Johnson & Johnson CEO Alex Gorsky on Wednesday called digital and robotic surgery one of the biggest shifts in the medtech sector, touting the combination of now-wholly owned Verb Surgical with its existing assets.
Gorsky called the platform created between Verb and Auris Health “something that will be in place for the next several decades.” The company plans to offer more details at a Medical Device Business Review Day scheduled for May 13.
Fourth quarter results saw global medical device sales largely flat at $6.7 billion, coming in down less than 1% on a reported basis and up less than 1% on an operational basis. The performance reflected low-single-digit growth internationally, offset by a similarly sized fall in U.S. sales.
J&J is a relative late-comer to robotics and will have to face well-established incumbent Intuitive Surgical and a host of new entrants aiming to bring new platforms to market. Still, Gorsky touted a “very differentiated offering” in the space.
The New Jersey-based company has made multiple moves into digital and robotic surgery in recent years, paying $3.4 billion to acquire Auris and taking full control of its Verb joint venture with Verily, the life sciences research organization of Alphabet. Gorsky called the deals complementary.
"We think combining Auris and Verb really helps ensure that we have a very strong role in the next generation of digital surgery platforms. Our teams are now working together. We do look at this as a platform," Gorsky said on a conference call with investors.
For now, J&J’s move into digital and robotic surgery is creating more costs than revenues. J&J picked out digital solutions and robotics as two areas of increased investment in 2019.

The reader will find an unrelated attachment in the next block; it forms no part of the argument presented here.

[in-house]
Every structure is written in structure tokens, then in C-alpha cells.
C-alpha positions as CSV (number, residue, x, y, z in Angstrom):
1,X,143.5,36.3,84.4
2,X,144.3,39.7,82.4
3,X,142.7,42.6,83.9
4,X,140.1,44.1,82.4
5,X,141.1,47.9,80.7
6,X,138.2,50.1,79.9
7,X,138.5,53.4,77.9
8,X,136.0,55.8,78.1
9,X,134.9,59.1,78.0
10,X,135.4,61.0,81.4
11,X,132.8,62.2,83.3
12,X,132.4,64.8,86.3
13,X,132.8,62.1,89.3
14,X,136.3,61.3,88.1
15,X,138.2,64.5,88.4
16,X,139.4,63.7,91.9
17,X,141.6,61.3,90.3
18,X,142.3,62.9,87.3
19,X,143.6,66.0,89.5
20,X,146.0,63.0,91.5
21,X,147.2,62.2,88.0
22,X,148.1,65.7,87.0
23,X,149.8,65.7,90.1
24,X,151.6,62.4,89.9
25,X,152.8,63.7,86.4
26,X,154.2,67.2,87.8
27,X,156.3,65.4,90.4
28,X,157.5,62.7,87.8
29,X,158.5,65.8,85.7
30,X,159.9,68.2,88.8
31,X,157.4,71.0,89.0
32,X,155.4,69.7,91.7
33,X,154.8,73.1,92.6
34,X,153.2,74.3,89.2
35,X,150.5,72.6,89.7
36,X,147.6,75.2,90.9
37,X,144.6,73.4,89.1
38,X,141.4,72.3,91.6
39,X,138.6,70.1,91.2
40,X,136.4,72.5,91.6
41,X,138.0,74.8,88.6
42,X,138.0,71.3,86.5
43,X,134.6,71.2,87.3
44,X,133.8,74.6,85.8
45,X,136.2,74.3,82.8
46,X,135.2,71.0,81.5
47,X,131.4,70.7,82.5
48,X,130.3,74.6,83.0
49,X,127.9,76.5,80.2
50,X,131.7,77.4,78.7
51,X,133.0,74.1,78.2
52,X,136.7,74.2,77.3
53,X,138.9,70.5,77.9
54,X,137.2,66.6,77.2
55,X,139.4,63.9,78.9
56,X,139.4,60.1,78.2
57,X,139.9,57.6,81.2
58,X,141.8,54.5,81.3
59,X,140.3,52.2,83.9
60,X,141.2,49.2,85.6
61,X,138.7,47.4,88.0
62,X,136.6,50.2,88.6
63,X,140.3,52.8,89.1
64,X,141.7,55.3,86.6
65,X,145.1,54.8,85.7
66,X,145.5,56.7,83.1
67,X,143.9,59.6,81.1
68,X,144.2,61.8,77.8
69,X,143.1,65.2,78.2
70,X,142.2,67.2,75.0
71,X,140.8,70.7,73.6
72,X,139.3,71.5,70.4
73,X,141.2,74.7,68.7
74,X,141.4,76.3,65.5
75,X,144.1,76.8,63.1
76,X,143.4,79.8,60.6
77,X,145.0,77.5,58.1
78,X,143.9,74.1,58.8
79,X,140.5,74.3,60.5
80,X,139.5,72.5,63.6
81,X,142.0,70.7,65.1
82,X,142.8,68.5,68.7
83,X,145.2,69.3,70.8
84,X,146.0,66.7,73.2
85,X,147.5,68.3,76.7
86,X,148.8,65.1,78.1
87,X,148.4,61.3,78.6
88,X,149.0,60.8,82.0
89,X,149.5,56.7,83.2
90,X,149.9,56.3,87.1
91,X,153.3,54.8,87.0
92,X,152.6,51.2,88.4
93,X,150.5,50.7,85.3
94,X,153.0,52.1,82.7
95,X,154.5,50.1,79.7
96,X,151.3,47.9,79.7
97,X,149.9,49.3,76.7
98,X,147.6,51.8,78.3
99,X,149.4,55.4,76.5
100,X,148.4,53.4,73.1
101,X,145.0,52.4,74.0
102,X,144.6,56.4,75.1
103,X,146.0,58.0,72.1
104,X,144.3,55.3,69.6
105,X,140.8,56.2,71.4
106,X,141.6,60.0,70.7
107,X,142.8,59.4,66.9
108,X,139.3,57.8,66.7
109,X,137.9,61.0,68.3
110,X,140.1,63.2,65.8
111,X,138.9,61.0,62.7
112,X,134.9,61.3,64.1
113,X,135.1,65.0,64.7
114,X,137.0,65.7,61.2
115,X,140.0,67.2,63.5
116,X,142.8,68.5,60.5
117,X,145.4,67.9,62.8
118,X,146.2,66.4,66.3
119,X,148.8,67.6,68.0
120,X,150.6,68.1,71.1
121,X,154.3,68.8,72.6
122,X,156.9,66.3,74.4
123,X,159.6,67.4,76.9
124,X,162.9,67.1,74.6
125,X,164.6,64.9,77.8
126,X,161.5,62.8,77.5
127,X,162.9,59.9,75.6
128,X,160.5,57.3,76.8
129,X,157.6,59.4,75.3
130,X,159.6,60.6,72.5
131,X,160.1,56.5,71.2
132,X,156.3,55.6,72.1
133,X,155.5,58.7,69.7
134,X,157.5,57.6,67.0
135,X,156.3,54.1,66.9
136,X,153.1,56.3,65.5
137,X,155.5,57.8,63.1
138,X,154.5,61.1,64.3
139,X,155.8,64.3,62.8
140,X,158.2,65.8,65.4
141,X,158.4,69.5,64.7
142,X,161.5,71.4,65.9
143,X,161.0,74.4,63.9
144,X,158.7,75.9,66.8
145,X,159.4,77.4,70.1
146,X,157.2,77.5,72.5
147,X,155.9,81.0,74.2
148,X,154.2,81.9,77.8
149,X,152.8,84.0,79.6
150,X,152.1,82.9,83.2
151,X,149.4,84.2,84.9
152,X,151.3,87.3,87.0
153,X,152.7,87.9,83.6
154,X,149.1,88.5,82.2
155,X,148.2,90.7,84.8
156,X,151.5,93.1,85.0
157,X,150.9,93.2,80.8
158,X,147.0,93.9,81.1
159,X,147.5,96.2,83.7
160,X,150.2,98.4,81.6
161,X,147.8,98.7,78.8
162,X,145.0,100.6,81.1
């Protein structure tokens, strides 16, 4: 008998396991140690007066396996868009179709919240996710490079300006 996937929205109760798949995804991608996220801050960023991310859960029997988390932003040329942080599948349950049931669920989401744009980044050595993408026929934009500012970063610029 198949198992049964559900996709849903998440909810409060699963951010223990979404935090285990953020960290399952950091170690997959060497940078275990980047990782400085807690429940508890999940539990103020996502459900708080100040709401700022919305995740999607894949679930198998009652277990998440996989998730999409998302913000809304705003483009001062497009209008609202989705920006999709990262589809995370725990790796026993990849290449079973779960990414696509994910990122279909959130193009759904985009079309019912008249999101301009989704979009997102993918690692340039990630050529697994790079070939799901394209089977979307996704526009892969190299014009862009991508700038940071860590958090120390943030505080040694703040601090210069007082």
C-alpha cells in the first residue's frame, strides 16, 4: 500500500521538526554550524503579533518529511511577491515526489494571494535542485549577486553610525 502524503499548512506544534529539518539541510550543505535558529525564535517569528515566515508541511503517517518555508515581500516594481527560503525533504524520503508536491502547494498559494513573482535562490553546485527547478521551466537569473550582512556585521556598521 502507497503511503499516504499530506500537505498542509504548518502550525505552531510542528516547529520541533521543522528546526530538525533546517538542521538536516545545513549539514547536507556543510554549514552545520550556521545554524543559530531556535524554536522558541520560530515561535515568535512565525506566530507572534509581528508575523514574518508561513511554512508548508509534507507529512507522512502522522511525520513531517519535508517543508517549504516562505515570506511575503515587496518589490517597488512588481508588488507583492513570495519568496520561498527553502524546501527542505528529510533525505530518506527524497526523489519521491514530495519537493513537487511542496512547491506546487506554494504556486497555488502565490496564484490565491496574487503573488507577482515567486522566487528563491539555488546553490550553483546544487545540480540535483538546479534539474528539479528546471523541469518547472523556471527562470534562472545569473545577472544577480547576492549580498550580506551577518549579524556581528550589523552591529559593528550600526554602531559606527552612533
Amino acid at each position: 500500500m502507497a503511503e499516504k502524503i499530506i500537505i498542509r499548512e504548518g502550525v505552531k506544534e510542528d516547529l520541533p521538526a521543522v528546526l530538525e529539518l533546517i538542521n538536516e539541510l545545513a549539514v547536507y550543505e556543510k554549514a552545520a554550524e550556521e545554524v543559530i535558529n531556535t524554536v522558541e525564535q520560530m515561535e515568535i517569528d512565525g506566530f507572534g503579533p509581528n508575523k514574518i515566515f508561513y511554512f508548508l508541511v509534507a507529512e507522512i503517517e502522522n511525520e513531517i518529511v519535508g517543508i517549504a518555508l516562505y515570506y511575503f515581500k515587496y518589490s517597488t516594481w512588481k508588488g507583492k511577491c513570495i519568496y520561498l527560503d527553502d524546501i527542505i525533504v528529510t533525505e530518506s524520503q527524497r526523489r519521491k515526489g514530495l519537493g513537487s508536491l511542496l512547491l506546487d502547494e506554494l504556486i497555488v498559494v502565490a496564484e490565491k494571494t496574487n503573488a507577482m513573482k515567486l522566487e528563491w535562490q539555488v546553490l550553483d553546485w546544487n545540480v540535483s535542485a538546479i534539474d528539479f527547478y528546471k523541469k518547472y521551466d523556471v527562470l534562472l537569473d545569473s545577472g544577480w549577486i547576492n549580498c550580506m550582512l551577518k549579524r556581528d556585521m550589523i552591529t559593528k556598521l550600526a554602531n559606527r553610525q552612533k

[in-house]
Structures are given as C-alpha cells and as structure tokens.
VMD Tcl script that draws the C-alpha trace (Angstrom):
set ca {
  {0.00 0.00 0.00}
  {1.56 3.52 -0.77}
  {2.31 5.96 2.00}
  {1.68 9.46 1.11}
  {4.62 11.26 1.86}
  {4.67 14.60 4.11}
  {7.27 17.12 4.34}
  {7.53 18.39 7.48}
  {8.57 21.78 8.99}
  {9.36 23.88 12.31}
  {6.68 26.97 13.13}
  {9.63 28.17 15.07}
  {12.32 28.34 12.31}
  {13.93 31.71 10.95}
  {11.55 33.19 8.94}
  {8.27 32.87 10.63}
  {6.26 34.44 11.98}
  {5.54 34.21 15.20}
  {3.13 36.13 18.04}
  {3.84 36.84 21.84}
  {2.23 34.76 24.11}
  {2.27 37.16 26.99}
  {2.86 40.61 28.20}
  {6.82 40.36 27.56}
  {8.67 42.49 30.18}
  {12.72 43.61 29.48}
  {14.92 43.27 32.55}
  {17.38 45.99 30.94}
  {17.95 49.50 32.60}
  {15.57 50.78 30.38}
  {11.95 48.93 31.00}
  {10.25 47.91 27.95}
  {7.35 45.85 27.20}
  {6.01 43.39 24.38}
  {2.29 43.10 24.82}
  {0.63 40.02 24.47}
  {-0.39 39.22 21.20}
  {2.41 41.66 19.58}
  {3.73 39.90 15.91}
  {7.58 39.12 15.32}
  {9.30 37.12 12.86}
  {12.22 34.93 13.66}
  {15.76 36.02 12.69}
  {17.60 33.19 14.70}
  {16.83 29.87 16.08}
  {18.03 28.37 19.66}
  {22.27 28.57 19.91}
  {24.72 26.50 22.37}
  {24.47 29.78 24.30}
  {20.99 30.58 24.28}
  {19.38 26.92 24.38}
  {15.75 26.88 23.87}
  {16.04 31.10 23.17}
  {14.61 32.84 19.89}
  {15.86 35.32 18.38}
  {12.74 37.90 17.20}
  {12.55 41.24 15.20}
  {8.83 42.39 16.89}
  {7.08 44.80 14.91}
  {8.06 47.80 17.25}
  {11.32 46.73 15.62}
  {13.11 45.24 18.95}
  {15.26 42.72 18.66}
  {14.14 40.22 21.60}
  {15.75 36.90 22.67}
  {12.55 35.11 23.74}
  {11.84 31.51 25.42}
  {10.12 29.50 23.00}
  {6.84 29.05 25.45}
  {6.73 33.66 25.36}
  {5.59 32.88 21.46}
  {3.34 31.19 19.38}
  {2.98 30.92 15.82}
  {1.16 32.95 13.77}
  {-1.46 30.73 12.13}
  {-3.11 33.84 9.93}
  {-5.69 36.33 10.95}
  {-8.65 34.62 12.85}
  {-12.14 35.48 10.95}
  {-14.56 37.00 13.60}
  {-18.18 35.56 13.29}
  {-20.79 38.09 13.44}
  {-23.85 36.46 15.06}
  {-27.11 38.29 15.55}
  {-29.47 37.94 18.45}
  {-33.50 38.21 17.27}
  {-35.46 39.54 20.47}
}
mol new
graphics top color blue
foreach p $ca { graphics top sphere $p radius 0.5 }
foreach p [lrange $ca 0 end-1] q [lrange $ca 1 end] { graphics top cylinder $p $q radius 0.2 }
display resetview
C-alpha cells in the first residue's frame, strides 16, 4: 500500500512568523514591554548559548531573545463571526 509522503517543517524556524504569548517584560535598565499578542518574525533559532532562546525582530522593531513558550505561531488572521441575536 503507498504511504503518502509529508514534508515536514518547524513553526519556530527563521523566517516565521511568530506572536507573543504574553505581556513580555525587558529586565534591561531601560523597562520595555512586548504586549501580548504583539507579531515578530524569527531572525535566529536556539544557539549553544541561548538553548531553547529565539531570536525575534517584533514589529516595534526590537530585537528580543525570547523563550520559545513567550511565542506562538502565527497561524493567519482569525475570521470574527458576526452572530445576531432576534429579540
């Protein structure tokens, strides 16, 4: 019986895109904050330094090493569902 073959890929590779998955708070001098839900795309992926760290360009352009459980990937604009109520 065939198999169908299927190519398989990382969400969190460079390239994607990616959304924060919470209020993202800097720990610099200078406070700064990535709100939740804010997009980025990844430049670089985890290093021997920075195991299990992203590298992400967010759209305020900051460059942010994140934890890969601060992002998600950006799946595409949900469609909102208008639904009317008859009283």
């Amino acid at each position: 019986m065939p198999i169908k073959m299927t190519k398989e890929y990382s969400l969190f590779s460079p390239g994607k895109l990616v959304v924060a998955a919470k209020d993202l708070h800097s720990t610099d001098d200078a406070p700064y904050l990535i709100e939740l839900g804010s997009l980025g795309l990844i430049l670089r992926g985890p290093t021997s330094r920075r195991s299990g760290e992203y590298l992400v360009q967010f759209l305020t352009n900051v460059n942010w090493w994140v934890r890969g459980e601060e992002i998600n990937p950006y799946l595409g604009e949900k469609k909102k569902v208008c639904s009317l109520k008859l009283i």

Having won FDA clearance for its Monarch surgical robot in 2018, Auris is the forefront of J&J’s move into the commercial space. Gorsky said Auris is "off to a great start" but the big opportunities are still to come, with the CEO predicting the Monarch robot is "going to play a critical role in our lung cancer initiative."
J&J also said it's targeting a mid-2020 regulatory submission for Velys, its orthopaedics robotics platform.
The fourth quarter results in all departments were in line with the trends seen across the year as a whole.
Interventional solutions, which covers J&J devices used in atrial fibrillation procedures, were a bright spot, posting roughly 13% growth in the quarter. Sales at the orthopaedic and vision units were flat. Surgery was the headwind, recording a mid-single-digit decline in revenue for the quarter.
This story has been updated with additional details from J&J's earnings call.